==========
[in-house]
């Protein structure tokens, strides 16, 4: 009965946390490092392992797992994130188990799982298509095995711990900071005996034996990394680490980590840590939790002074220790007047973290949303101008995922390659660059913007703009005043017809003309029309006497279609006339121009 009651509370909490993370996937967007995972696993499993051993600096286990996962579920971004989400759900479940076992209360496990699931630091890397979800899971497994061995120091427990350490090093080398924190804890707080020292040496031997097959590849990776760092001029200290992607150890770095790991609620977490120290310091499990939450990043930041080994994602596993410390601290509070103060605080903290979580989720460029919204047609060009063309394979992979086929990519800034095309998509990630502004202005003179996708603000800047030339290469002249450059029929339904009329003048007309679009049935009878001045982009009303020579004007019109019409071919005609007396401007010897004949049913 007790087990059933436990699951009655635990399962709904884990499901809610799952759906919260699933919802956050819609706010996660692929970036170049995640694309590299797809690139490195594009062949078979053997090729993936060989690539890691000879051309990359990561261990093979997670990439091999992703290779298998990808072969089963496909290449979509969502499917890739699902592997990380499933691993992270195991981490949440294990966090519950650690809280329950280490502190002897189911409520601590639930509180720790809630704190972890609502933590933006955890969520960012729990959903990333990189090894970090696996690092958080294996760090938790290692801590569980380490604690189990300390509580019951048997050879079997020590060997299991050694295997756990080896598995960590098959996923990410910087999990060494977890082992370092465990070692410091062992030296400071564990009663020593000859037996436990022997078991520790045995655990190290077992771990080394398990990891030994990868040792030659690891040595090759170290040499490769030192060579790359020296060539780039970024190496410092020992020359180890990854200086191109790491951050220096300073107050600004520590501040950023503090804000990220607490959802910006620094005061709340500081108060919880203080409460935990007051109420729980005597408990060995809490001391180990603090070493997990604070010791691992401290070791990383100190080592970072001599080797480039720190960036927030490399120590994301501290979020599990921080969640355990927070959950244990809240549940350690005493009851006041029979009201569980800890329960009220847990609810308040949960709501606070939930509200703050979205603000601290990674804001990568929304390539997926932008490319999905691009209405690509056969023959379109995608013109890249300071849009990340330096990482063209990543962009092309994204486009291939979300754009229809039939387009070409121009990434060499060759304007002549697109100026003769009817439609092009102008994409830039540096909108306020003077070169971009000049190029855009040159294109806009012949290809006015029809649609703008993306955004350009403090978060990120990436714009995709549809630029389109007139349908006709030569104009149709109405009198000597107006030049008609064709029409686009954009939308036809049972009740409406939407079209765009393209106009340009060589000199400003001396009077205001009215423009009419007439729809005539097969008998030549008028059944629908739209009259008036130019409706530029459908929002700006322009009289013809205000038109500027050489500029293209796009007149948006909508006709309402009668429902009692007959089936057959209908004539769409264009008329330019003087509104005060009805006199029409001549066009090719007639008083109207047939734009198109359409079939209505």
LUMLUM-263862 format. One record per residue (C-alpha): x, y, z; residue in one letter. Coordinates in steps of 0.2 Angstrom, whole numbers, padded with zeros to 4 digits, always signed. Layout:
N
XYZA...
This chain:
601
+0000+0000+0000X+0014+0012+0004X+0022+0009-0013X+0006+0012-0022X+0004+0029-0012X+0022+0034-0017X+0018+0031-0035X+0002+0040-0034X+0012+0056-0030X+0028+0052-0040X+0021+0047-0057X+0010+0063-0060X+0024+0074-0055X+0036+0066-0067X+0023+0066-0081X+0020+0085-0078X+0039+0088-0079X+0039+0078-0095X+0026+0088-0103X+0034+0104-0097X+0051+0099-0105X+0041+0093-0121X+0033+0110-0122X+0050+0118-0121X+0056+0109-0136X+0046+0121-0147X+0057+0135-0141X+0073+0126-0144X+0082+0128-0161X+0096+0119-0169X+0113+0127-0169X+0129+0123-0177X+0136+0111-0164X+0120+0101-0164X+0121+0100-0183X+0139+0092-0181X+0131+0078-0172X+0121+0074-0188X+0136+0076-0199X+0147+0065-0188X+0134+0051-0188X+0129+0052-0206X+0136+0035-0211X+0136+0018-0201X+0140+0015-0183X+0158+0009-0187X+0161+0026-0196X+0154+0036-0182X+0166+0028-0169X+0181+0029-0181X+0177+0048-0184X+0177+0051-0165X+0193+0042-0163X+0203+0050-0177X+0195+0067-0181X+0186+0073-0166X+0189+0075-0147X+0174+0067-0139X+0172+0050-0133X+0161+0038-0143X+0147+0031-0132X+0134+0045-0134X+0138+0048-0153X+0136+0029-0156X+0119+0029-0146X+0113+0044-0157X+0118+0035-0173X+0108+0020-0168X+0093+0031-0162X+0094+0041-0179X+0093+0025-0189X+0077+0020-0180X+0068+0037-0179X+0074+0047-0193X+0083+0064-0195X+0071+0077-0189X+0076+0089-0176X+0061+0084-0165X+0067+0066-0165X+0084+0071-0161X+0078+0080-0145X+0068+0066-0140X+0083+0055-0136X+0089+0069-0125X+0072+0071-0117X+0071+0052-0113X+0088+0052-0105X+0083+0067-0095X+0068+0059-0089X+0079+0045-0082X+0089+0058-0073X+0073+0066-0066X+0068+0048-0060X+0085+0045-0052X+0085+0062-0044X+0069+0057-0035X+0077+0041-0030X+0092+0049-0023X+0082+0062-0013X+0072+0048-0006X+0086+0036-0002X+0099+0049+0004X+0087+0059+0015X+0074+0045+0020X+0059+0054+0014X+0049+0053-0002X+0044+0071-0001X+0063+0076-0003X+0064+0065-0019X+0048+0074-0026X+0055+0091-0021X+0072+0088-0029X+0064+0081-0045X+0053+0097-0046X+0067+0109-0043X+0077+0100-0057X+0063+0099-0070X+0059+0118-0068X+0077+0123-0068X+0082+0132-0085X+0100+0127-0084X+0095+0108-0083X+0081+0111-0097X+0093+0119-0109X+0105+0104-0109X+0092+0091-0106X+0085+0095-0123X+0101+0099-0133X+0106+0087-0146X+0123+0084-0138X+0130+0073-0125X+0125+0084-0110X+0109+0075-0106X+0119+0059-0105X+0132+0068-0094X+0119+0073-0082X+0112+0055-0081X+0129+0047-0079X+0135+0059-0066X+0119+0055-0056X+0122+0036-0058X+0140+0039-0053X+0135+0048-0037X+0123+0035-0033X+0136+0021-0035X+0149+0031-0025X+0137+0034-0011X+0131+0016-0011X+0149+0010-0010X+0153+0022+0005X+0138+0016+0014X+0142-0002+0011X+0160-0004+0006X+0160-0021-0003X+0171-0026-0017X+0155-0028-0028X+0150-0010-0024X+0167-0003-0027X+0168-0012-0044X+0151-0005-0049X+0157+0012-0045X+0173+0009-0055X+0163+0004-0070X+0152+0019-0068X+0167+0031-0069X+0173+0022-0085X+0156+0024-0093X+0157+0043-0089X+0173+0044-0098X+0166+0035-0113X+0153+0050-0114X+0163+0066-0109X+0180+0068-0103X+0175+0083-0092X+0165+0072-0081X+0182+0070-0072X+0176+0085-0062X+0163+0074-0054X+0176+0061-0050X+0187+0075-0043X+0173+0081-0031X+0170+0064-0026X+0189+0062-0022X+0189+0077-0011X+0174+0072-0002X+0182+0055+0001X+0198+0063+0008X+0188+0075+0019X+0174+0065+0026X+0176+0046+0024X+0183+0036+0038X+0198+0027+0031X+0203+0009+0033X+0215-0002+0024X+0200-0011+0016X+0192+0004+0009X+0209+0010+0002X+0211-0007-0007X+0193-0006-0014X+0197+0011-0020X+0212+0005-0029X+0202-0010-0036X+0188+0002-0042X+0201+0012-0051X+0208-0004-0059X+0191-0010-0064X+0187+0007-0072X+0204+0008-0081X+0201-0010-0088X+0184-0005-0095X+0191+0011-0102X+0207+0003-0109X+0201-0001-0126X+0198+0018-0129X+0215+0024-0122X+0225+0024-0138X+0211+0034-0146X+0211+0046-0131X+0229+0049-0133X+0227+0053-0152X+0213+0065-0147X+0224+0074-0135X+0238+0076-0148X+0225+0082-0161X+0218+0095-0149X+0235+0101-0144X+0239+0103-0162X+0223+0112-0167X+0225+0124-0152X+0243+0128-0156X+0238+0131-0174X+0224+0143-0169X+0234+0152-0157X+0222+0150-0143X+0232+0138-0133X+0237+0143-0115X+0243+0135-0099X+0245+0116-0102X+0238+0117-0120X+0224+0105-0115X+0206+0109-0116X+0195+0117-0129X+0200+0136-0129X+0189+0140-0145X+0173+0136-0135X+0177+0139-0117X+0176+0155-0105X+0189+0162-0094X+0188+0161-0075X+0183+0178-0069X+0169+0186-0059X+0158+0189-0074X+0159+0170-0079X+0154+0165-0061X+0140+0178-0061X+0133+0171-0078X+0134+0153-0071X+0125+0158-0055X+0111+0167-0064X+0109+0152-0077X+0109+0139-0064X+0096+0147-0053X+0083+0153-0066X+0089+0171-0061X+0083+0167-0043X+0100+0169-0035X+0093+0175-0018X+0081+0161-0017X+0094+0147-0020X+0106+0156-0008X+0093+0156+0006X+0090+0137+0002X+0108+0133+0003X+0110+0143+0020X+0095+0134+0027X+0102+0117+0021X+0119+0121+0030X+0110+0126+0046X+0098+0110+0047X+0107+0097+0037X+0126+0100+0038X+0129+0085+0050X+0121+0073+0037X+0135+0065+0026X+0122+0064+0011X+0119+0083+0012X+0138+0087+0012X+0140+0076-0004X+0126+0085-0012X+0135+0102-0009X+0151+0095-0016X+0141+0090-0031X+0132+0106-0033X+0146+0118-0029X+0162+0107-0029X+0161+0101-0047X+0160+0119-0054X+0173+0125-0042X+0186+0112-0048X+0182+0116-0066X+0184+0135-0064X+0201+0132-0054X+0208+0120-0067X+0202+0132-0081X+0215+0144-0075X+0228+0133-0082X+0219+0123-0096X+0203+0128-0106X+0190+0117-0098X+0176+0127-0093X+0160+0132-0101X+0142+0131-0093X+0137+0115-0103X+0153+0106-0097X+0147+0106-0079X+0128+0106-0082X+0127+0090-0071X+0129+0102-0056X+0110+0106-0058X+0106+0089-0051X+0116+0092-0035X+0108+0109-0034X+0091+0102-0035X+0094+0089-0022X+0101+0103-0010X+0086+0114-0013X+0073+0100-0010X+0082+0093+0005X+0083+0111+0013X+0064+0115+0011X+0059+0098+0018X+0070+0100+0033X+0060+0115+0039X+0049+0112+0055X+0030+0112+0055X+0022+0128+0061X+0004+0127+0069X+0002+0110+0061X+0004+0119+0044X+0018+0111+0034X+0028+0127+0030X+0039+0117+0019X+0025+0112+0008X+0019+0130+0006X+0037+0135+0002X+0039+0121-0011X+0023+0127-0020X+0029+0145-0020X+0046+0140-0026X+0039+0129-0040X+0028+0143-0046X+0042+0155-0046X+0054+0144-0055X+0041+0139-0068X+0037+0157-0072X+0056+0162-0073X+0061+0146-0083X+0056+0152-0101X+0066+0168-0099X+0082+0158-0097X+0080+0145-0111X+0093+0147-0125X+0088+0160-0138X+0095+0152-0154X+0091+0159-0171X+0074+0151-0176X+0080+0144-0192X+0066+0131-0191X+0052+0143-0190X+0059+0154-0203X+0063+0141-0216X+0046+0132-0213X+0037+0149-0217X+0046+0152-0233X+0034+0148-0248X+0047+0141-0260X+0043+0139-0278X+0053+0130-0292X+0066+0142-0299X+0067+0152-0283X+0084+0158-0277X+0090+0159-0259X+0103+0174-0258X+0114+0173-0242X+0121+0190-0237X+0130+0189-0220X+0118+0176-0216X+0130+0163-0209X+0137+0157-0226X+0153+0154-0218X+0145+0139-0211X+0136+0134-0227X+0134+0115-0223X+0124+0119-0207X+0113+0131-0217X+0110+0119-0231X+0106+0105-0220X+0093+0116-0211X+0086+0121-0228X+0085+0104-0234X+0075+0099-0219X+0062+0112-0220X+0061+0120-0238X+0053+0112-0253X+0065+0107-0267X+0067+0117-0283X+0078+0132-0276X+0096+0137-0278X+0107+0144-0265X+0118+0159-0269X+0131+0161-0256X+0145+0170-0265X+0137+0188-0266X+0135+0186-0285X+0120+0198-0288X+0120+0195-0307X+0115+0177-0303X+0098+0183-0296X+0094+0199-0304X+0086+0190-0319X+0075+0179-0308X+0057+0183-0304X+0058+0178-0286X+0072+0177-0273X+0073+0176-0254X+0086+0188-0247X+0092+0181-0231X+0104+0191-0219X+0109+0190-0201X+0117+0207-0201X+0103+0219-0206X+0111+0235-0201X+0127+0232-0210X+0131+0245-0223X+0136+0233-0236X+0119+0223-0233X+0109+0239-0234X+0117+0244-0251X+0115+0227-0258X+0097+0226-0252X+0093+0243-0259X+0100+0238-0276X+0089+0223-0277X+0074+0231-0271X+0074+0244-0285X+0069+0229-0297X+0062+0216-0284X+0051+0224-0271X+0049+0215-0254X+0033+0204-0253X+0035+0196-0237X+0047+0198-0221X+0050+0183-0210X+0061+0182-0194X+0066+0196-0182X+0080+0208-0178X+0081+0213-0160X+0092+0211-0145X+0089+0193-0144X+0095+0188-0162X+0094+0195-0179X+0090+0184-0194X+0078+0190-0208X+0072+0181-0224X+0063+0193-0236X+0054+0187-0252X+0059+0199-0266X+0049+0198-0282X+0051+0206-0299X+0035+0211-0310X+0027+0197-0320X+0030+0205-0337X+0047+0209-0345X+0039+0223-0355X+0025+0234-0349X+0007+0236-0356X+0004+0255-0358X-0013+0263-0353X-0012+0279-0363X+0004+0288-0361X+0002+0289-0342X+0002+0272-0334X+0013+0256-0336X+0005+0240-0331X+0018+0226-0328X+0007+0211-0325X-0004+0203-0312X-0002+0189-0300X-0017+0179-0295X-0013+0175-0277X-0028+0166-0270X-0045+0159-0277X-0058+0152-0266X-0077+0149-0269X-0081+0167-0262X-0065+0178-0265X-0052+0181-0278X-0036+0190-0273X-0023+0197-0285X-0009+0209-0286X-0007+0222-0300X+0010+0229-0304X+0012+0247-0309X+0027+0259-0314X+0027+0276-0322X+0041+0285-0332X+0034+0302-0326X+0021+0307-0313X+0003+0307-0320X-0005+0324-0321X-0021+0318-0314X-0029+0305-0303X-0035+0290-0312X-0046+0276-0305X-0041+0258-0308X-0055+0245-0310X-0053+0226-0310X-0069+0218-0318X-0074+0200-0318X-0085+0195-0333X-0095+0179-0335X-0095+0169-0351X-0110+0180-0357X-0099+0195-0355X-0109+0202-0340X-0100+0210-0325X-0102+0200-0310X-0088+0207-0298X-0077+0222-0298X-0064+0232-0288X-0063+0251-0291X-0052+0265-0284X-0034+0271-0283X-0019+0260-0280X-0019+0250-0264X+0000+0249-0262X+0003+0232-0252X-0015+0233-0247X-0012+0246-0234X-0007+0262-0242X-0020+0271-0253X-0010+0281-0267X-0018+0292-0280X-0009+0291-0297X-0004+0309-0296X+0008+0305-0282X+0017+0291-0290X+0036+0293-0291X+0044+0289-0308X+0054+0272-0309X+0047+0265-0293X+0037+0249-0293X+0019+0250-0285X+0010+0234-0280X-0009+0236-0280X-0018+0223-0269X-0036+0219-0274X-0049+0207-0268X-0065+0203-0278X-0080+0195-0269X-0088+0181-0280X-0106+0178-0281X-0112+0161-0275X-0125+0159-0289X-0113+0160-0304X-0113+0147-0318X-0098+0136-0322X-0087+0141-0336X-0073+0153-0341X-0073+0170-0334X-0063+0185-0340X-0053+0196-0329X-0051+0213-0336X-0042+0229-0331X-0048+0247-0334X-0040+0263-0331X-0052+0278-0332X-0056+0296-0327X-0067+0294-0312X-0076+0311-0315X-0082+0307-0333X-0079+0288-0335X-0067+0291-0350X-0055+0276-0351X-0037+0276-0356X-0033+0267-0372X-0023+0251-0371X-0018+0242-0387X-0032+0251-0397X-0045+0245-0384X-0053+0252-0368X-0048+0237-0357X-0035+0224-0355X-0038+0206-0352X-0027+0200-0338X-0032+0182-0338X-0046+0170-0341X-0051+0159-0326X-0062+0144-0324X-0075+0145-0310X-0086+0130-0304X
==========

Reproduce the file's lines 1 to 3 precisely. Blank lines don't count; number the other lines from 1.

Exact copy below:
[in-house]
């Protein structure tokens, strides 16, 4: 009965946390490092392992797992994130188990799982298509095995711990900071005996034996990394680490980590840590939790002074220790007047973290949303101008995922390659660059913007703009005043017809003309029309006497279609006339121009 009651509370909490993370996937967007995972696993499993051993600096286990996962579920971004989400759900479940076992209360496990699931630091890397979800899971497994061995120091427990350490090093080398924190804890707080020292040496031997097959590849990776760092001029200290992607150890770095790991609620977490120290310091499990939450990043930041080994994602596993410390601290509070103060605080903290979580989720460029919204047609060009063309394979992979086929990519800034095309998509990630502004202005003179996708603000800047030339290469002249450059029929339904009329003048007309679009049935009878001045982009009303020579004007019109019409071919005609007396401007010897004949049913 007790087990059933436990699951009655635990399962709904884990499901809610799952759906919260699933919802956050819609706010996660692929970036170049995640694309590299797809690139490195594009062949078979053997090729993936060989690539890691000879051309990359990561261990093979997670990439091999992703290779298998990808072969089963496909290449979509969502499917890739699902592997990380499933691993992270195991981490949440294990966090519950650690809280329950280490502190002897189911409520601590639930509180720790809630704190972890609502933590933006955890969520960012729990959903990333990189090894970090696996690092958080294996760090938790290692801590569980380490604690189990300390509580019951048997050879079997020590060997299991050694295997756990080896598995960590098959996923990410910087999990060494977890082992370092465990070692410091062992030296400071564990009663020593000859037996436990022997078991520790045995655990190290077992771990080394398990990891030994990868040792030659690891040595090759170290040499490769030192060579790359020296060539780039970024190496410092020992020359180890990854200086191109790491951050220096300073107050600004520590501040950023503090804000990220607490959802910006620094005061709340500081108060919880203080409460935990007051109420729980005597408990060995809490001391180990603090070493997990604070010791691992401290070791990383100190080592970072001599080797480039720190960036927030490399120590994301501290979020599990921080969640355990927070959950244990809240549940350690005493009851006041029979009201569980800890329960009220847990609810308040949960709501606070939930509200703050979205603000601290990674804001990568929304390539997926932008490319999905691009209405690509056969023959379109995608013109890249300071849009990340330096990482063209990543962009092309994204486009291939979300754009229809039939387009070409121009990434060499060759304007002549697109100026003769009817439609092009102008994409830039540096909108306020003077070169971009000049190029855009040159294109806009012949290809006015029809649609703008993306955004350009403090978060990120990436714009995709549809630029389109007139349908006709030569104009149709109405009198000597107006030049008609064709029409686009954009939308036809049972009740409406939407079209765009393209106009340009060589000199400003001396009077205001009215423009009419007439729809005539097969008998030549008028059944629908739209009259008036130019409706530029459908929002700006322009009289013809205000038109500027050489500029293209796009007149948006909508006709309402009668429902009692007959089936057959209908004539769409264009008329330019003087509104005060009805006199029409001549066009090719007639008083109207047939734009198109359409079939209505």
LUMLUM-263862 format. One record per residue (C-alpha): x, y, z; residue in one letter. Coordinates in steps of 0.2 Angstrom, whole numbers, padded with zeros to 4 digits, always signed. Layout: